United Airlines briefly grounded its fleet nationwide, the airline and Federal Aviation Administration said Tuesday.
The FAA confirmed to NBC News the airline had asked for the ground stop.
“We are experiencing a systemwide technology issue and are holding all aircraft at their departure airports,” United Airlines told CNBC in a statement.
“Flights that are already airborne are continuing to their destination as planned. We’re currently investigating and will share more information as it becomes available.”
The FAA said in a statement on X, formerly Twitter, at about 1:50 p.m. ET, that the airline lifted the ground stop for flights in the United States and Canada.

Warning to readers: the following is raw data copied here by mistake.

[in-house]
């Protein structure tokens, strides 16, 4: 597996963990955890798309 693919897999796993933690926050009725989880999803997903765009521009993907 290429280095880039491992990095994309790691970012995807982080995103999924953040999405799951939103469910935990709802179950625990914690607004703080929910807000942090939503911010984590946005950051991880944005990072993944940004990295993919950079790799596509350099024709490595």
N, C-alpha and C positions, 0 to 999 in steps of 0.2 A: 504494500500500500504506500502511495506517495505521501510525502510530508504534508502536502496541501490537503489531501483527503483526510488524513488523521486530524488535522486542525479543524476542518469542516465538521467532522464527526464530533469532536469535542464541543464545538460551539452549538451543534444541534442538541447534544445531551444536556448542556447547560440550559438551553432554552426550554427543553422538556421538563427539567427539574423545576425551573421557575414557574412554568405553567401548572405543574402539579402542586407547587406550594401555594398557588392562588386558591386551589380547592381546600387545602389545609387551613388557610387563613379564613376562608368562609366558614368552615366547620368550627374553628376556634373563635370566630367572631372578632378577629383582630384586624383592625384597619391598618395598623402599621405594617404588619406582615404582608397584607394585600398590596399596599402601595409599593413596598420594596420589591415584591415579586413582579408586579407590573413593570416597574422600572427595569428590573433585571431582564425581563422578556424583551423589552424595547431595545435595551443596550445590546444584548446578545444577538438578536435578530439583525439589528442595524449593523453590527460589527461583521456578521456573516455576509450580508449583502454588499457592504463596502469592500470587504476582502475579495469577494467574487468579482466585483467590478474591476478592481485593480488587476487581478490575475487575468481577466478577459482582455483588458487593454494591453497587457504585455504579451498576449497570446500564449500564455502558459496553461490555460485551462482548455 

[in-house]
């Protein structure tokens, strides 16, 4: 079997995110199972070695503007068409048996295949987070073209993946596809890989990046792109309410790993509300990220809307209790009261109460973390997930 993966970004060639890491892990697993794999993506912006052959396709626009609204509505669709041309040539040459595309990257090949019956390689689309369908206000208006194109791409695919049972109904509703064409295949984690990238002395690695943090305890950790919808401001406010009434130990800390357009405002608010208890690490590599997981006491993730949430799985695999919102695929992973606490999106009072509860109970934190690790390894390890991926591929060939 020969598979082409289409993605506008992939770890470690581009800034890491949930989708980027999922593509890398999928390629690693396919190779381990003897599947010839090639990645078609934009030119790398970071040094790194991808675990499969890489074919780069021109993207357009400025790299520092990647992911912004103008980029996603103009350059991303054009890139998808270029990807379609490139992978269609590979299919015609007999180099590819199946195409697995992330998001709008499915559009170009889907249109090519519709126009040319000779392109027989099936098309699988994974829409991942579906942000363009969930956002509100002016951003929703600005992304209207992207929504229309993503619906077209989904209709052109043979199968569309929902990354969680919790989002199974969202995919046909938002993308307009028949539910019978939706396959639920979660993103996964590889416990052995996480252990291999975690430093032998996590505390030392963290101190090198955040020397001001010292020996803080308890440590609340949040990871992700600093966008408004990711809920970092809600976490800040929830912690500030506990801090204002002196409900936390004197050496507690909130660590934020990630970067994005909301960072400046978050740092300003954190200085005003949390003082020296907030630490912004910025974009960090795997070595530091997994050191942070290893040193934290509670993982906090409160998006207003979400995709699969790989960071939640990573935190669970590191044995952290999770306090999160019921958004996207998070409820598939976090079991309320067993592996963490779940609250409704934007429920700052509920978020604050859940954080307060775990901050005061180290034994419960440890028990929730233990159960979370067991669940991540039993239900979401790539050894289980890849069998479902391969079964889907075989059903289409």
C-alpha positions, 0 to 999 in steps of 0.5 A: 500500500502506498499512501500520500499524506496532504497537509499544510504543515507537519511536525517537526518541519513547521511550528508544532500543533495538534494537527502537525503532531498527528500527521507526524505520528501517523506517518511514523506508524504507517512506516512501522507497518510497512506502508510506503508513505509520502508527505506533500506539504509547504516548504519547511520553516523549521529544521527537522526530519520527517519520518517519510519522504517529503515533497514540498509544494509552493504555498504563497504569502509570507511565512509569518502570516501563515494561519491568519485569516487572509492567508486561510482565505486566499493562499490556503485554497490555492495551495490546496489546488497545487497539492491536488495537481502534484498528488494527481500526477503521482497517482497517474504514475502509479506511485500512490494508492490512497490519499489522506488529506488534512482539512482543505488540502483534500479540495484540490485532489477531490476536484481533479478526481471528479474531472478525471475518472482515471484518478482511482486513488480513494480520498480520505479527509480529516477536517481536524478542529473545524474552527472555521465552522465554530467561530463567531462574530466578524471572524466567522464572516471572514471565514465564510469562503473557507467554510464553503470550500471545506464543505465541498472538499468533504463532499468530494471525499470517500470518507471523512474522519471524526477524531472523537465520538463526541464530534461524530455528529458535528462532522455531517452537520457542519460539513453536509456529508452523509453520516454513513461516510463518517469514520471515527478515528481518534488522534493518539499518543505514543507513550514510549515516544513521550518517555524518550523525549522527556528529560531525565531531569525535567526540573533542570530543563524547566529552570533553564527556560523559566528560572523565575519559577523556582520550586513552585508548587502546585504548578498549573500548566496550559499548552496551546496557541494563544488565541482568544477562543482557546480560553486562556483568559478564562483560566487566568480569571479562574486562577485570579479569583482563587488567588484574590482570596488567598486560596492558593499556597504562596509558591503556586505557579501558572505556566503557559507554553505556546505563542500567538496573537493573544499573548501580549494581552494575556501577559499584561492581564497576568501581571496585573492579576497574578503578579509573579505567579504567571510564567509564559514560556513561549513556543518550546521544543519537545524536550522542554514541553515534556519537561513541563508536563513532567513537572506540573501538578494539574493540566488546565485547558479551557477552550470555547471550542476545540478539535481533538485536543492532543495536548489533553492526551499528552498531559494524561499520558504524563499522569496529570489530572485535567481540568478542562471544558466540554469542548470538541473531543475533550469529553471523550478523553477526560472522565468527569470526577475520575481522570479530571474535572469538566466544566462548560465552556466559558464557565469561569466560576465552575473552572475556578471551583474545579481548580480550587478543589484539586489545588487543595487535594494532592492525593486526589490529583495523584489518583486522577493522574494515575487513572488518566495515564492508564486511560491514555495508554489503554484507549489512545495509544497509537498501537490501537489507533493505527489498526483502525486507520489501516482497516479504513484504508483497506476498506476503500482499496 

About the same time, the airline said in a statement the ground stop is now lifted.
In a subsequent statement, United Airlines said, “We have identified a fix for the technology issue and flights have resumed. We’re working with impacted customers to help them reach their destinations as soon as possible.”
It’s not the first time this year technological problems grounded commercial airlines in the United States.
The FAA said at the time the delays that affected thousands of flights appeared to have been caused by an issue in the Notice to Air Missions system, or NOTAM, which provides pilots with pertinent information they need to fly.
In June, the FAA ordered a ground stop to D.C.-area airports because of problems with a communication system at a facility that controls air traffic in Virginia. Less than an hour after stopping departures, flights to the area airports resumed, the FAA said.